LinkedIn is a social networking site that exists to help you make better use of your professional network and help the people you trust in return. LinkedIn is an interconnected network of more than 36 million experienced professionals from around the world where you can find, be introduced to, and collaborate with qualified professionals that you can work with to accomplish your goals. When you join, you create a profile that summarizes your professional expertise and accomplishments. You can then form enduring connections by inviting trusted contacts to join LinkedIn and connect to you. Your network consists of your connections, your connections’ connections, and the people they know, linking you to a vast number of qualified professionals and experts. Through your network, you can find and be introduced to potential clients, service providers, and subject experts who come recommended to you. You can also collaborate on projects, gather data, share files, answer questions, find new business opportunities and solve problems, among other options.
Social media remains a cost effective way for many small businesses to reach out and interact with their customers. It will allow you to create more targeted, more manageable online communities that can help convert sales both online and off. The trick is not to try and be everywhere, but instead to be where your customers are.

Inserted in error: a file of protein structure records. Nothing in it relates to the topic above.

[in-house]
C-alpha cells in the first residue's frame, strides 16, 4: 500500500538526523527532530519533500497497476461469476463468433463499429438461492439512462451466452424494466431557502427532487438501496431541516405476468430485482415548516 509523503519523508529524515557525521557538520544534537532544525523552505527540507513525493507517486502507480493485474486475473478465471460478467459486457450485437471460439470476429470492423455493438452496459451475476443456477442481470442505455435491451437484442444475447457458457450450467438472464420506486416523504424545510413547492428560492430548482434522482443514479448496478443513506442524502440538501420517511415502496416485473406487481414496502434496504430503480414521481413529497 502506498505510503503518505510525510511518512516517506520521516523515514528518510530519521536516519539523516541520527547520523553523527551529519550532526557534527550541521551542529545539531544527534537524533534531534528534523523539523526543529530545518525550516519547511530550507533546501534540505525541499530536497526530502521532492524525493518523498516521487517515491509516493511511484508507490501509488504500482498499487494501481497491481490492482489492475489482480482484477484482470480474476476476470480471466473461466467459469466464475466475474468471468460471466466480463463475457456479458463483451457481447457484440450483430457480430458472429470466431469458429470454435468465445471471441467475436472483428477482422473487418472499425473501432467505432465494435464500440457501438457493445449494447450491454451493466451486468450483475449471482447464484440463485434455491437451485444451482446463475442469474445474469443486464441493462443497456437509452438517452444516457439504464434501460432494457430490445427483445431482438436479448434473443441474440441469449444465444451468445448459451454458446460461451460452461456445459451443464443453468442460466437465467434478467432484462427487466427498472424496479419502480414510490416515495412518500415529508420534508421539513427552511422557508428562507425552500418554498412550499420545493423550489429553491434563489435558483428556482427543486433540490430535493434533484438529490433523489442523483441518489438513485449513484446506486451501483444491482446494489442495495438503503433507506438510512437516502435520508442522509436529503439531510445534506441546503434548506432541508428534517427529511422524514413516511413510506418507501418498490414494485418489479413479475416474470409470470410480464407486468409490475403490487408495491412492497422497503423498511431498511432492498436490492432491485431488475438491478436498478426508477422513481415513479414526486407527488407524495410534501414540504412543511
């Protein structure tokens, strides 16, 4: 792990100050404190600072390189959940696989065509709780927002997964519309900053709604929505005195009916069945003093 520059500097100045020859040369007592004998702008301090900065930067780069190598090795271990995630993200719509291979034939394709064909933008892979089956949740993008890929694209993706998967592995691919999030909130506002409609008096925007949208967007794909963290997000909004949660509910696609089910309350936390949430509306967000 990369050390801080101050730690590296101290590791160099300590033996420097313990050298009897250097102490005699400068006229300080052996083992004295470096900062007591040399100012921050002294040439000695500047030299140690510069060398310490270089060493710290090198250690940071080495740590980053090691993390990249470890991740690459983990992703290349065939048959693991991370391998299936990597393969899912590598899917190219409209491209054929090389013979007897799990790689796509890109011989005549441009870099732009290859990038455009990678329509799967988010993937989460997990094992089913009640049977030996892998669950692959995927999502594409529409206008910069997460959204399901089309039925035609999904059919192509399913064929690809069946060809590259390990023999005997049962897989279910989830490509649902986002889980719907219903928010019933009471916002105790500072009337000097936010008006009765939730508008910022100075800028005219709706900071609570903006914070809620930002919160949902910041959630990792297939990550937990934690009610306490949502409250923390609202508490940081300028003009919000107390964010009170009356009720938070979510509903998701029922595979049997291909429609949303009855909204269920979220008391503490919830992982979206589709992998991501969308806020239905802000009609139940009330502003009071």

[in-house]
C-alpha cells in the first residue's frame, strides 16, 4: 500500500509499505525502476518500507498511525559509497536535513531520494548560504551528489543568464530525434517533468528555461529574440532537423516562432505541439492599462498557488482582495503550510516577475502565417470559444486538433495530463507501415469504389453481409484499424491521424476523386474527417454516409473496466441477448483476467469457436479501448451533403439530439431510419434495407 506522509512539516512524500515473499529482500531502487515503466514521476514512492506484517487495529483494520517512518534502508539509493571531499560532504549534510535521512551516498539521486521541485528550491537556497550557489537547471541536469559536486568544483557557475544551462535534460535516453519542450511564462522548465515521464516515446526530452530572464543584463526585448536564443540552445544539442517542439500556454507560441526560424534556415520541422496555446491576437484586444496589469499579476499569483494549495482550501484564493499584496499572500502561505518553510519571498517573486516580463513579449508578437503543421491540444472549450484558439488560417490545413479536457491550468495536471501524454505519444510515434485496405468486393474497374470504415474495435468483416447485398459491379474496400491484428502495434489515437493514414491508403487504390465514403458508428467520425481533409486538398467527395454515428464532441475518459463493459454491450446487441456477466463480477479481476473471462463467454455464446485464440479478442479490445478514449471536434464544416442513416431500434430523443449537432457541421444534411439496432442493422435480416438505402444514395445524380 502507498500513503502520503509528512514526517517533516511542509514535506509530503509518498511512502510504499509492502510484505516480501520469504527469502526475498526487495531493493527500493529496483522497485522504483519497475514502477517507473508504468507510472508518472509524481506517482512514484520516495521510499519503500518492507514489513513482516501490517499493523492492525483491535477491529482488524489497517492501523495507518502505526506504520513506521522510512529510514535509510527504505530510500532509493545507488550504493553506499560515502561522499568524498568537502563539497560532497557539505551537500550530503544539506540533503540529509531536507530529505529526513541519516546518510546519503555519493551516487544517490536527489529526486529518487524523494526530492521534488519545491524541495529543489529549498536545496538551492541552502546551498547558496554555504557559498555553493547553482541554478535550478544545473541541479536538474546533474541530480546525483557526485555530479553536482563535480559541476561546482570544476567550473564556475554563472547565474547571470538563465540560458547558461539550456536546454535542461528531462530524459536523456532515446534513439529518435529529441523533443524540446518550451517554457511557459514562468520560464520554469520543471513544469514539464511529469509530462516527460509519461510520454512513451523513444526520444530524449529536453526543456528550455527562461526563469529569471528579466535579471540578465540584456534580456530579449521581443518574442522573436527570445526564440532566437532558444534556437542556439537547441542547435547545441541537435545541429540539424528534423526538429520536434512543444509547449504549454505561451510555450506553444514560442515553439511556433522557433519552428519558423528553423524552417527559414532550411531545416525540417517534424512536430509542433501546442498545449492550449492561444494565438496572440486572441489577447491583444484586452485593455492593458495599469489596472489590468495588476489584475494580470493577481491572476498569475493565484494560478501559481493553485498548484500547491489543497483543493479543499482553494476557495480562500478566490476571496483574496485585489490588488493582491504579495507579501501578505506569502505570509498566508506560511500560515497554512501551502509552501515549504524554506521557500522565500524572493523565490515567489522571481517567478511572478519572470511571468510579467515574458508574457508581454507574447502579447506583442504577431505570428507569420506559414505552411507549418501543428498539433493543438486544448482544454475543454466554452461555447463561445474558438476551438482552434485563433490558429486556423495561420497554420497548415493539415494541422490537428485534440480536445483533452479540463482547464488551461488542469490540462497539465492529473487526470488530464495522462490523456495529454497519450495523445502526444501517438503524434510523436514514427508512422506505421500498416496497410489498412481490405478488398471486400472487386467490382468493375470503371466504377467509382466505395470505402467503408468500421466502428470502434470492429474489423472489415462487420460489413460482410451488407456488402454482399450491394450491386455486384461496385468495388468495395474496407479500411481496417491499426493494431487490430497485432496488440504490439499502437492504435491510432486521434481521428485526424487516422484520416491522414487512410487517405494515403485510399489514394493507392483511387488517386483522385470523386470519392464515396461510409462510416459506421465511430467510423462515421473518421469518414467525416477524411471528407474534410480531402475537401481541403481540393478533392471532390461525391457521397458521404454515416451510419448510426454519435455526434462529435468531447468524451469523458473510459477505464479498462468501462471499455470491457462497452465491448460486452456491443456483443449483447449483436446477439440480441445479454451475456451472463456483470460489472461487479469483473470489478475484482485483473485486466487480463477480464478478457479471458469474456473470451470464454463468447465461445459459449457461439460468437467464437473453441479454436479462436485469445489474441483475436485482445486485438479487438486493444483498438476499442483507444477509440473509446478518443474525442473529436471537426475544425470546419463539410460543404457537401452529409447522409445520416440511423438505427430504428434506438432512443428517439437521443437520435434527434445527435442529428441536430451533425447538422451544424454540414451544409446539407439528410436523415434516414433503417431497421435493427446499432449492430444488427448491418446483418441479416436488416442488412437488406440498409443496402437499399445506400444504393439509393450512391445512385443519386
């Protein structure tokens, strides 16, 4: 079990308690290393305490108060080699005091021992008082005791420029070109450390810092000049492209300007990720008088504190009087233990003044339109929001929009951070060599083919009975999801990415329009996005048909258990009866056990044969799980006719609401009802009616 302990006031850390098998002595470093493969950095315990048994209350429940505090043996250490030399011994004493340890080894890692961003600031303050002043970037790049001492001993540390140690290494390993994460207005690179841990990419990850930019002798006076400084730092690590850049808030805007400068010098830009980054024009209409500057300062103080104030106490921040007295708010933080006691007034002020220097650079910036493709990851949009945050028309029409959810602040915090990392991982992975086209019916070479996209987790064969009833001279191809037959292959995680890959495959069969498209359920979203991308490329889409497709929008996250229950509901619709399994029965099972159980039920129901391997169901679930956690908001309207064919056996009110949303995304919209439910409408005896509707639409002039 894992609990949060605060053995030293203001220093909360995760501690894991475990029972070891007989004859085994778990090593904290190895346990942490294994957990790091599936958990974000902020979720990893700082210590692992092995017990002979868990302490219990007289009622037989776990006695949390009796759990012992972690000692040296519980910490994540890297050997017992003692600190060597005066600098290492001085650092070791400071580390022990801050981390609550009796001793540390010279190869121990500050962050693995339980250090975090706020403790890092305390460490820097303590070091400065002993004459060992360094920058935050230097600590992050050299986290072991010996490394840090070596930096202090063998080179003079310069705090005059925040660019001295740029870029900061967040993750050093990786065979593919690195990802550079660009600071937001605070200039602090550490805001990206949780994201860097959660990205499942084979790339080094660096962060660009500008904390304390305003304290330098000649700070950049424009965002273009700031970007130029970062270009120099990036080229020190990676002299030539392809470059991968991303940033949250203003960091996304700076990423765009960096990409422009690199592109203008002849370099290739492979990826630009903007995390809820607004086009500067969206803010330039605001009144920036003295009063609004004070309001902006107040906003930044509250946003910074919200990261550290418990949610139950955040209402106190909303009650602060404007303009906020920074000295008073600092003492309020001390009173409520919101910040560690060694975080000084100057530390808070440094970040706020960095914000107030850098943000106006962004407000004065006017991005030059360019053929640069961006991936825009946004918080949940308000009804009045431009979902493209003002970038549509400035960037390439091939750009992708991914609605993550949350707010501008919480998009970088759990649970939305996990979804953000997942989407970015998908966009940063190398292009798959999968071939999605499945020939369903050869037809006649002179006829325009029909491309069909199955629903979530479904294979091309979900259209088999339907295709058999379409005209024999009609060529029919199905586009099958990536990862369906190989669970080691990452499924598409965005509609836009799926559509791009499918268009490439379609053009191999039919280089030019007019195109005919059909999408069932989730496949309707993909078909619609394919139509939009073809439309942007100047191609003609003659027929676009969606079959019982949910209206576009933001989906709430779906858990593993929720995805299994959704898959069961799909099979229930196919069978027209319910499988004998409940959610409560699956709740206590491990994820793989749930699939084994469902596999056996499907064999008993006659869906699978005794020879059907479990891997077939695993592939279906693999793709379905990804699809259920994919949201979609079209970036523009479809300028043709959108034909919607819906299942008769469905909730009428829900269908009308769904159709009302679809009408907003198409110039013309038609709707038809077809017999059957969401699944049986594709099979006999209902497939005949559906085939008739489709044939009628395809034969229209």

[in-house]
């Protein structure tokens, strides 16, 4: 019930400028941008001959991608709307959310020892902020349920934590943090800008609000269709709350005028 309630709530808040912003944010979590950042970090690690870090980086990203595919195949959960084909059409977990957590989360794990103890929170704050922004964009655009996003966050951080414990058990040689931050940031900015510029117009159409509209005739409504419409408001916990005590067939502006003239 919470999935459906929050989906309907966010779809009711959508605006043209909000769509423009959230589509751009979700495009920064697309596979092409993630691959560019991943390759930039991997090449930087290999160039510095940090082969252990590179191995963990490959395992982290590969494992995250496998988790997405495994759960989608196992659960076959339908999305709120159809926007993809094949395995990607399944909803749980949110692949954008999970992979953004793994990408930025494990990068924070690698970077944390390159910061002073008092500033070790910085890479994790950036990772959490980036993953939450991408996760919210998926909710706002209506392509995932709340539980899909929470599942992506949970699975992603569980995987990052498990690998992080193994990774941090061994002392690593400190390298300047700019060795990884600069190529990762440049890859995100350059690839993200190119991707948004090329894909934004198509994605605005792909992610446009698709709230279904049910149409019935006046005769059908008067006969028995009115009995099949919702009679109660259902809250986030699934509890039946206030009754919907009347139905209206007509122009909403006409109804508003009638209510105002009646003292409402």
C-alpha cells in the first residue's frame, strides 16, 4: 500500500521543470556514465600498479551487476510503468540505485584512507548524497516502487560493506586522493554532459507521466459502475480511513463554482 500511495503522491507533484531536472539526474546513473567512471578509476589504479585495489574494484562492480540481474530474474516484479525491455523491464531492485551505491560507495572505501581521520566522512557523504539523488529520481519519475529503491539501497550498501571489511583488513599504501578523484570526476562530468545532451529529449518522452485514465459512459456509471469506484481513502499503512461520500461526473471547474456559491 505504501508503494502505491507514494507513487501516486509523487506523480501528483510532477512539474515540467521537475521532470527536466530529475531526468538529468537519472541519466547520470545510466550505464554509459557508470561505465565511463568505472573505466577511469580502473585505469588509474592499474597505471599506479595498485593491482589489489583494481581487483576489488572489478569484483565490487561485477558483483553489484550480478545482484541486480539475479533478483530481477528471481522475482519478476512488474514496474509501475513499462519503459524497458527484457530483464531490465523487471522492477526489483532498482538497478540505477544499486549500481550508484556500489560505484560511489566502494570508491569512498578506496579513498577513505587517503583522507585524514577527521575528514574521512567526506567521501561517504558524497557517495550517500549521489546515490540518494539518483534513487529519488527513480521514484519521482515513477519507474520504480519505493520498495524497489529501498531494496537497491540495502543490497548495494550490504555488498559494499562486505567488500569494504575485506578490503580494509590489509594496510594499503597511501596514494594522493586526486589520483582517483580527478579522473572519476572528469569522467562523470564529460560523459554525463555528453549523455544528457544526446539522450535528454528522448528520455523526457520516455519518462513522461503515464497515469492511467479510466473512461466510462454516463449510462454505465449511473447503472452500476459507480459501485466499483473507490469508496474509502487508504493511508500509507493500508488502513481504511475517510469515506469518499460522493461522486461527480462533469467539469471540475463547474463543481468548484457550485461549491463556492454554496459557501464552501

Tuesday, April 28, 2009
Well, a couple of weeks ago my month of travel to Vegas began, and I’m happy to report that I’m on the final leg of my journey back and forth from Sin City. Only one more trip, Franchise Times’ conference next week. I’ll be sharing tips on how to leverage a prospect’s Circles of Influence to drive franchise sales (shameless plug). Hope to see some of you there.
Between my trips, I attended the International Institute for Franchise Education’s (IIFE) Executive Leadership and Development Summit. IIFE is part of the H. Wayne Huizenga School of Entrepreneurship at Nova Southeastern University. The Summit was attended by about 15 CEOs and senior executives in the franchising industry.
We participated in various exercises to spawn creativity and share challenges of running companies during the recession. However, the highlight for me of the Summit was Darrell Johnson’s (FRANdata) presentation of the inaugural Franchise Executive Leadership Monitor. The study will be conducted annually for this Summit and report on the top challenges faced by franchise executives. This year’s study, which you can get a copy of by contacting IIFE (www. huizenga.nova.edu/ELDSummit) was based on a survey conducted by IIFE and FRANdata at this year’s IFA Convention.